Navigation Links
Penn Medicine study shows survivorship care plans empower cancer patients
Date:8/20/2013

PHILADELPHIA In 2005, the Institute of Medicine, surveying the outlook for the growing number of American cancer survivors, first described the idea of a survivorship care plan: a roadmap for the group of patients, today numbering nearly 12 million, who are beginning new lives as cancer survivors.

Care plans aims to arm cancer survivors with a customized road map for their lives as cancer survivors: tips for follow-up screenings, information about possible late effects of their therapies, and pointers on fertility or financial issues they may face in the future. The plans also seek to enhance communication between health care providers and cancer survivors, many of who return to care from internal medicine physicians after finishing their treatment. The concept is now recognized as a key part of ensuring the continued health of cancer survivors: Beginning in 2015, the Commission on Cancer will require cancer centers seeking accreditation to provide care plans to patients once they complete their treatment.

Now, a group of Penn Medicine researchers have published the first study to assess the effectiveness of care plans at equipping patients to meet these goals. In a study published online in the journal Cancer this month, the team details their findings about the effects of use the most widely used care plan tool the online, Penn-developed LIVESTRONG Care Plan -- on patients' health care knowledge and communication, lifestyle behaviors, and emotions. More than 29,000 patients and health care providers have used this personalized tool since it launched on Penn Medicine's OncoLink in 2007.

Despite the close watch from health care providers cancer patients receive during their treatment, it's often not clear who an oncologist, a primary care physician, or another type of specialty physician is responsible for mechanizing the disparate aspects of a survivor's health, from monitoring for and managing late effects of therapy to ordering routine preventive health exams such as bone density tests and colonoscopies. Consequently, important health needs among cancer survivors needs may go unmet, the authors say.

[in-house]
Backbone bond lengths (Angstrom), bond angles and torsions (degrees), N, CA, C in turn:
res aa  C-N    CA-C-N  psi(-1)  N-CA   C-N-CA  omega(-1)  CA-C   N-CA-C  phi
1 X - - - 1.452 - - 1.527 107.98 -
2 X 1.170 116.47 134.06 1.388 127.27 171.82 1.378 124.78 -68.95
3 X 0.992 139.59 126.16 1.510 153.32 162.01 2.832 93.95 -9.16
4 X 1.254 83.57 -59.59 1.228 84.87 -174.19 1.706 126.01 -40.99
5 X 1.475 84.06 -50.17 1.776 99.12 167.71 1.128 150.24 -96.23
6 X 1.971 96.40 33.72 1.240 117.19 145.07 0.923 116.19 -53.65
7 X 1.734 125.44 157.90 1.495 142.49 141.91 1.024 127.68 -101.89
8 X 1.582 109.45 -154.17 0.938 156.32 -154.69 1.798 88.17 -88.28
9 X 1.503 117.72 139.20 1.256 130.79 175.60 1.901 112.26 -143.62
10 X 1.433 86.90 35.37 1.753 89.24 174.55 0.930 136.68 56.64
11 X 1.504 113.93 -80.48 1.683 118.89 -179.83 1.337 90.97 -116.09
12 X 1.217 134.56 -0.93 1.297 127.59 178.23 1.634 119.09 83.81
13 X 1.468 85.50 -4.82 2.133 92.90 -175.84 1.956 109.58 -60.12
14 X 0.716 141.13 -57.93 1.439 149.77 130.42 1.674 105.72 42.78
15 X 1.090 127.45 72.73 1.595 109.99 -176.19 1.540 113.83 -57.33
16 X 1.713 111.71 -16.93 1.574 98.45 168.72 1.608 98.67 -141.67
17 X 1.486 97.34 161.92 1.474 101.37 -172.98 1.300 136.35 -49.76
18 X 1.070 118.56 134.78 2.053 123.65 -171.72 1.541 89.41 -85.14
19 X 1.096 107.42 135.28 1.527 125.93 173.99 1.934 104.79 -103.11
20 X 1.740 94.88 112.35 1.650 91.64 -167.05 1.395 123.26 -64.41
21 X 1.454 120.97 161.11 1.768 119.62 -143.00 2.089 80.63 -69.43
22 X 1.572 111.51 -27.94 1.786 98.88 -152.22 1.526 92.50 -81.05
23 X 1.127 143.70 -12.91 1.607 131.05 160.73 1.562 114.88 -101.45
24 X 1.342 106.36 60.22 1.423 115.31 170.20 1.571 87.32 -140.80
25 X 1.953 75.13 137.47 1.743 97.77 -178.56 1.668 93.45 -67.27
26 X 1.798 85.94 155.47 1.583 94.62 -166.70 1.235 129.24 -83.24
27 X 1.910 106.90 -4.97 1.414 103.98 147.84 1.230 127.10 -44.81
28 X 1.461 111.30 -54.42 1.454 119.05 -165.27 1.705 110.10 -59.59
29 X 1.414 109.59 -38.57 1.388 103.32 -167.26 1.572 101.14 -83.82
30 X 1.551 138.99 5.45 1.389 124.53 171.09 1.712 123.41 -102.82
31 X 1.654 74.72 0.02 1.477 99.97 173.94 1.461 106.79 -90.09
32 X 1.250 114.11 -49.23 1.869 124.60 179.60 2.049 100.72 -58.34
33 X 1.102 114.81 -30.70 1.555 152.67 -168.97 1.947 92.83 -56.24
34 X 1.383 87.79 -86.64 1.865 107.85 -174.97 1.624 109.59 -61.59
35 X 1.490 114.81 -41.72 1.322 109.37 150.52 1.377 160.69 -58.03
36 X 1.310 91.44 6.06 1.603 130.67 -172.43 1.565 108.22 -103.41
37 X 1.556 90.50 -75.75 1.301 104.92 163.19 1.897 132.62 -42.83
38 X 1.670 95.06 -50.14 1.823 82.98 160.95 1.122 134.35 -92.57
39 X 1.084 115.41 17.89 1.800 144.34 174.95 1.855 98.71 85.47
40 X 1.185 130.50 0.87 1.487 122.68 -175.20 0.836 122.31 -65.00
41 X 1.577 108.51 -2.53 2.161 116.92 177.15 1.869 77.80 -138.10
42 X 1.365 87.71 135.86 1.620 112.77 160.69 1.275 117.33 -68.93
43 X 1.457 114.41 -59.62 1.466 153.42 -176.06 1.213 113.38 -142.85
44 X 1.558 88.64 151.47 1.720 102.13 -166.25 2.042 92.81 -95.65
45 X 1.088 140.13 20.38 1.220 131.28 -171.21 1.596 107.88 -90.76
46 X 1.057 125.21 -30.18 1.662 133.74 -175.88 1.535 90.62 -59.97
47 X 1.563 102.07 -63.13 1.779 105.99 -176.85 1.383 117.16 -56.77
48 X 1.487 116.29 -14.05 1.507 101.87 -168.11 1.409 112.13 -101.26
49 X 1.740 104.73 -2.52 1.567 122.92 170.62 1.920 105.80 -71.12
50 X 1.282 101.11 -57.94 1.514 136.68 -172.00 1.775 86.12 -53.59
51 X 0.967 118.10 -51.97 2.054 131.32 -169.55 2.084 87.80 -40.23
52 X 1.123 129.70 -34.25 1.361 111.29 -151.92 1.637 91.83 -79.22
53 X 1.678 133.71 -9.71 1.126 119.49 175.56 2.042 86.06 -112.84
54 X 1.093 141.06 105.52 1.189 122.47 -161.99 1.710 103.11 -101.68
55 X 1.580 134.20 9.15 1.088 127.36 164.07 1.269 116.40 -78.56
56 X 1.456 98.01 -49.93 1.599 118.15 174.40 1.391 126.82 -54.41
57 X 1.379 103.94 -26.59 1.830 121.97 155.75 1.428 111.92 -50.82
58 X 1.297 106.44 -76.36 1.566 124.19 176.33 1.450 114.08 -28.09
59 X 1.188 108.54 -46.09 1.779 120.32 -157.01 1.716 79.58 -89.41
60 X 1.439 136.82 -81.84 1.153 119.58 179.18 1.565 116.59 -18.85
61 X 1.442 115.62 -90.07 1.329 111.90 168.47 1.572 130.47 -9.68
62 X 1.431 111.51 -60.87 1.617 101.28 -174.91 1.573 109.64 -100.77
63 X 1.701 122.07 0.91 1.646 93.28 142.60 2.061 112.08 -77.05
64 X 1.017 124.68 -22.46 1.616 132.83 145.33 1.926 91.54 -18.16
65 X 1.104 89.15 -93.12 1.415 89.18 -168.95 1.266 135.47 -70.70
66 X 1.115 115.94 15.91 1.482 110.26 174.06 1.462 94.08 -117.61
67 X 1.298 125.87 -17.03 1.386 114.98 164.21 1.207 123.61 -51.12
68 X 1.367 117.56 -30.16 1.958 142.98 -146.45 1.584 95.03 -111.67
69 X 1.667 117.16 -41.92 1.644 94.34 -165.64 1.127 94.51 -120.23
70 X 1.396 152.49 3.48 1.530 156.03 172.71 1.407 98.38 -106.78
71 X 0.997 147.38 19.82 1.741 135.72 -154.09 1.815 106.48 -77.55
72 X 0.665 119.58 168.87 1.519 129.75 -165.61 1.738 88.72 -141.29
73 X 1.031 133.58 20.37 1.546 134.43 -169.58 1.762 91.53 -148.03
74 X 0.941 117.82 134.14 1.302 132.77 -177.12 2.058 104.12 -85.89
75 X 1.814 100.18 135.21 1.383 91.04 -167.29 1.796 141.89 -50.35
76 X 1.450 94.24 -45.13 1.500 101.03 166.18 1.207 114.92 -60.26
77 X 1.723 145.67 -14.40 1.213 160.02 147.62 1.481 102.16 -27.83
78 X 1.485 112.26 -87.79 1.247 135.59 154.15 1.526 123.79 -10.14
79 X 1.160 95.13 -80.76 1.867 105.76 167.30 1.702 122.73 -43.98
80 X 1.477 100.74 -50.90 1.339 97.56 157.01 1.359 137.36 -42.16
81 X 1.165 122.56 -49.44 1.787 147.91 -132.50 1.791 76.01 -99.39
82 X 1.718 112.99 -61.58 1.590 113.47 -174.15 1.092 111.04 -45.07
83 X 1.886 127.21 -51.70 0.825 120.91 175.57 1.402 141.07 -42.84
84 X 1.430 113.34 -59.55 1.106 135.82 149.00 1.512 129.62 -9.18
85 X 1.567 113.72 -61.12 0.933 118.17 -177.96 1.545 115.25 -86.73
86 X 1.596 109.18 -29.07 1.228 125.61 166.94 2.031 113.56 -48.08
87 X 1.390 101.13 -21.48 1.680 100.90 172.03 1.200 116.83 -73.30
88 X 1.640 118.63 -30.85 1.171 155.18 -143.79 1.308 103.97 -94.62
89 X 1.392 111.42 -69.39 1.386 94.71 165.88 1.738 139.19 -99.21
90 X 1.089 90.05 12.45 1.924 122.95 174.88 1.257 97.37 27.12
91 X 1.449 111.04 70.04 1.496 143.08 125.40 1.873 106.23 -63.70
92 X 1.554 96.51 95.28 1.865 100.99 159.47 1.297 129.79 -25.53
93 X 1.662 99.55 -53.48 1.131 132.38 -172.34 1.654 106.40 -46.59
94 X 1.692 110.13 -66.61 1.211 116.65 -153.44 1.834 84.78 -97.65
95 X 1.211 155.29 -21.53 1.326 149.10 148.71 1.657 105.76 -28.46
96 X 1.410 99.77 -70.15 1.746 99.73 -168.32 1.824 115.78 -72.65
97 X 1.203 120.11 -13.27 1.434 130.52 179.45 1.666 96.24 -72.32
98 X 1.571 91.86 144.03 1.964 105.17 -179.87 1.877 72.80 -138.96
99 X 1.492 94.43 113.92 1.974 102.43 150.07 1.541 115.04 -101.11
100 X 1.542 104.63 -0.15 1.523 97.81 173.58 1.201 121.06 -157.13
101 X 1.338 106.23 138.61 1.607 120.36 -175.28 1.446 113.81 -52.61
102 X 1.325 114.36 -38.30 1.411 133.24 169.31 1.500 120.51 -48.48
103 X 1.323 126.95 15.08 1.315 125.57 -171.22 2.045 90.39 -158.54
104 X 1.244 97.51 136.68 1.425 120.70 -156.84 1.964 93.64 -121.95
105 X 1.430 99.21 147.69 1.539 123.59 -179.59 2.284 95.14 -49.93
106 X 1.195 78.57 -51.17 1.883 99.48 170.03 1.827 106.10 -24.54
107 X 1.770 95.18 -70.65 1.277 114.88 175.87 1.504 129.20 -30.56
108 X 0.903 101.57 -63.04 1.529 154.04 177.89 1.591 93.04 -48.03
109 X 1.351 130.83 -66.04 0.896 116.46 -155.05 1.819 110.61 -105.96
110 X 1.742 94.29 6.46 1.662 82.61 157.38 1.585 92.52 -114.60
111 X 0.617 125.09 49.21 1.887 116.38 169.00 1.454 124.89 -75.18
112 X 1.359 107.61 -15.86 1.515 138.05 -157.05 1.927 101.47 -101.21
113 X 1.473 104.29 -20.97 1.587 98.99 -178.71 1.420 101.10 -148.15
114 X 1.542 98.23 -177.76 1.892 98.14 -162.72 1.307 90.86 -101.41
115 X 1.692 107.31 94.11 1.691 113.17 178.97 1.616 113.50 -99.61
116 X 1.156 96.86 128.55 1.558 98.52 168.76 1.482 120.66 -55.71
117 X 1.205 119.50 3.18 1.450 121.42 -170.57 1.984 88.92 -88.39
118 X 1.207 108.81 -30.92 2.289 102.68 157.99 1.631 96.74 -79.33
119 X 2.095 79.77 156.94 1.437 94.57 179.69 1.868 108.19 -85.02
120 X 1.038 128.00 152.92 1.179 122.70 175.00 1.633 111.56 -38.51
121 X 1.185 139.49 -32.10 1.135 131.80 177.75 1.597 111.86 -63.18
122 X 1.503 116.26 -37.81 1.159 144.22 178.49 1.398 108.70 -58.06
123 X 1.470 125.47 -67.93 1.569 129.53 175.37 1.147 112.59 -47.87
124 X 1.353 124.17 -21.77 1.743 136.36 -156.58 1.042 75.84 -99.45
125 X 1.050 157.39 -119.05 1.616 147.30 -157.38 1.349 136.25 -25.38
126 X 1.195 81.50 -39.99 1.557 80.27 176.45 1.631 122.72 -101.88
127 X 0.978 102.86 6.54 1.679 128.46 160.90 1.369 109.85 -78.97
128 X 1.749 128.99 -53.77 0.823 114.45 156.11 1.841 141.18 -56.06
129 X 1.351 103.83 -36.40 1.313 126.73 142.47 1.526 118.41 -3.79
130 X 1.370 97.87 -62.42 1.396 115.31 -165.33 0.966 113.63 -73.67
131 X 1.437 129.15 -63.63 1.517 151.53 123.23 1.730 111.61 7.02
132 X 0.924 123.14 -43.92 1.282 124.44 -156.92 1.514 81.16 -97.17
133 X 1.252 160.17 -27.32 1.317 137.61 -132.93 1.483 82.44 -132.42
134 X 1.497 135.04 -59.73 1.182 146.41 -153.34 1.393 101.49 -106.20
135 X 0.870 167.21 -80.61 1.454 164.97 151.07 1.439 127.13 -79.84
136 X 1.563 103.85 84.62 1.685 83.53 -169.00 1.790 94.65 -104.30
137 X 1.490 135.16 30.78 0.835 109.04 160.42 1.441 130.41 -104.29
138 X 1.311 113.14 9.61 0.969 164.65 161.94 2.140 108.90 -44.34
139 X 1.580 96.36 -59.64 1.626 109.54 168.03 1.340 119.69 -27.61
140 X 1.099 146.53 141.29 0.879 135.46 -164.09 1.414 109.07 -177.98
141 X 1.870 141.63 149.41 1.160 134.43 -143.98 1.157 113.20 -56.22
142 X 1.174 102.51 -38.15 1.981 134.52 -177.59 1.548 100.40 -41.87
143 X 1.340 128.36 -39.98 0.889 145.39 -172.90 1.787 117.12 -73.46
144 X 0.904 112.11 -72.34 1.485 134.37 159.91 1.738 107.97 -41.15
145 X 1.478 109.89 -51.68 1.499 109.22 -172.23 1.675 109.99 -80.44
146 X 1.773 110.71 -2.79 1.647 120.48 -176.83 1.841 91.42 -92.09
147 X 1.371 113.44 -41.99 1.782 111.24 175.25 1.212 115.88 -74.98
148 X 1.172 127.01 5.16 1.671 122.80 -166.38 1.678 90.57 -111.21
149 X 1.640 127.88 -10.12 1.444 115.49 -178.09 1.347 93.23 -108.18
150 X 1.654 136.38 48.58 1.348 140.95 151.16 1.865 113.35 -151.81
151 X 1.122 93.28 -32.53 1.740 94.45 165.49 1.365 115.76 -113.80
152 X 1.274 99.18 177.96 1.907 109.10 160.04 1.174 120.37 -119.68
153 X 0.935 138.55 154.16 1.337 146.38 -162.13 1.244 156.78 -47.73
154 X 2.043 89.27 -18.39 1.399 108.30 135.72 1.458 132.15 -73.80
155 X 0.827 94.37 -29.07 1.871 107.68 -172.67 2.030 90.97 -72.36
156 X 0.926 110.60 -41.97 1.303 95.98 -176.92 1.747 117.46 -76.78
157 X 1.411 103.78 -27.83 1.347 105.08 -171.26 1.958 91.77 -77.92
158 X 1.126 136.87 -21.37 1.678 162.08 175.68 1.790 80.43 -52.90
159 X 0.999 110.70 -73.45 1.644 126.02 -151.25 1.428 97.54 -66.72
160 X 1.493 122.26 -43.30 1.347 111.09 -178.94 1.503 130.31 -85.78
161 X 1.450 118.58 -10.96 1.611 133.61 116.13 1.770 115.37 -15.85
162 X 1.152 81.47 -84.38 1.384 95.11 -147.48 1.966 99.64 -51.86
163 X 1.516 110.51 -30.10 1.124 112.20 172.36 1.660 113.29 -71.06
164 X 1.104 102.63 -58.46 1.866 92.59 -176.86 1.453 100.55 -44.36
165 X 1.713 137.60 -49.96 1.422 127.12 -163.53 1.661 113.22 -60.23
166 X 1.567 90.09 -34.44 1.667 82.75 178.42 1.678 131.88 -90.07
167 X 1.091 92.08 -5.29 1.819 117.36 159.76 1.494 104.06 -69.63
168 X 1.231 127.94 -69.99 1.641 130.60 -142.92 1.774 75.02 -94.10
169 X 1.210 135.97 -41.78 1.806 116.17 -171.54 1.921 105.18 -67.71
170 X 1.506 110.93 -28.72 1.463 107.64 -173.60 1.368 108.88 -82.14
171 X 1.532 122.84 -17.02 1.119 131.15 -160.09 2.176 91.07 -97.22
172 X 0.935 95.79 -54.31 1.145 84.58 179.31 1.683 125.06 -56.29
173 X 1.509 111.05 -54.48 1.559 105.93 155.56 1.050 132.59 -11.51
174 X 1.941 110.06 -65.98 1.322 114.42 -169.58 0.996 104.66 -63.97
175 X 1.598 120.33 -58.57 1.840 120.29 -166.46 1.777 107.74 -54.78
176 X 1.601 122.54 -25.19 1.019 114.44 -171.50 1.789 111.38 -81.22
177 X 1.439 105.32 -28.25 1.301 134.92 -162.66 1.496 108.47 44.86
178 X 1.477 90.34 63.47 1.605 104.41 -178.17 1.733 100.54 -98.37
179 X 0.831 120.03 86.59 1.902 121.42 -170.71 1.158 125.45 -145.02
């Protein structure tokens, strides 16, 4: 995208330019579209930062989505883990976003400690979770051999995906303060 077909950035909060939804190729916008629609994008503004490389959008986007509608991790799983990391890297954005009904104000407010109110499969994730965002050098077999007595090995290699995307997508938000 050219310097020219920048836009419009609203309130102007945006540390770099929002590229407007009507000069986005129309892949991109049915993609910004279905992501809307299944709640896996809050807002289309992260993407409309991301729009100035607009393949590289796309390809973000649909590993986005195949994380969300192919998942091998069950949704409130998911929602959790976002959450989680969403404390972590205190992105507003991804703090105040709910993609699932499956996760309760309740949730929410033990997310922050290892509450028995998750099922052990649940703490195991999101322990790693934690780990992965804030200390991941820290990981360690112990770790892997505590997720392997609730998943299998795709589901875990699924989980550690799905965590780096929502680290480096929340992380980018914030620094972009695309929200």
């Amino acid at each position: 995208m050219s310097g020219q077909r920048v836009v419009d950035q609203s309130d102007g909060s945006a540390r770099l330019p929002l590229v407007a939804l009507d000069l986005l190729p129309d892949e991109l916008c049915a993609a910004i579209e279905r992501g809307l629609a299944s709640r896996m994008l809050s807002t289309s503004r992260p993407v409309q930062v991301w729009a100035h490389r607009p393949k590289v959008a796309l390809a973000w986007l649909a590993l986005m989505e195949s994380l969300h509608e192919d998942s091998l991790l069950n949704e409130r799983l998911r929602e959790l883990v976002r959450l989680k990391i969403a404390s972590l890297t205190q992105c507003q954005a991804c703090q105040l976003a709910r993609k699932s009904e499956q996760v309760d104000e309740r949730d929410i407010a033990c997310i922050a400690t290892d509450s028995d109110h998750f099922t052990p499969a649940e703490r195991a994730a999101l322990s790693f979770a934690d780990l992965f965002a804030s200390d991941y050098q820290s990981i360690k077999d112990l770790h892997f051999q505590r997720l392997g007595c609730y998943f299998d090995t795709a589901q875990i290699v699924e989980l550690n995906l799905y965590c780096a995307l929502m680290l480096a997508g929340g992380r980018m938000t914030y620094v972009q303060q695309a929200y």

"The one constant in the care of cancer survivors is the survivor him or herself," says Christine Hill-Kayer, MD, an assistant professor of Radiation Oncology in Penn's Abramson Cancer Center and the lead author of the new study. "By providing the survivor with the resources to know which tests need to be ordered in the form of a written document, a survivorship care plan enables the survivor to take more control of his or her care, and to participate in minimizing the 'slip through the cracks' phenomenon."

The research team studied 298 cancer survivors who used the LIVESTRONG Care Plan between May 2010 and January 2013 culled from a group of 8,690 patients who completed plans during that timeframe each of whom completed a survey about their experience using the site one month after completing their plan. Each user received a care plan after inputting demographic information and data about their diagnosis and types of treatments received.

Ninety-three percent of users reported that the information provided through the care plans was excellent, very good, or good. Importantly, the findings reveal that the care plans fill a knowledge gap: 65 percent of patients said the information received was new to them and had not been previously provided by health care providers. Ninety four percent of patients felt they would recommend it to others. Eighty percent shared or planned to share it with their health care team, and of those who had already done so, 80 percent reported that it improved communication. More than 60 percent felt that the survivorship care plan changed their health care participation, and over half of users reported that they had made or planned to make a lifestyle change in response to information they obtained from the care plan, most commonly dietary modification and increased exercise.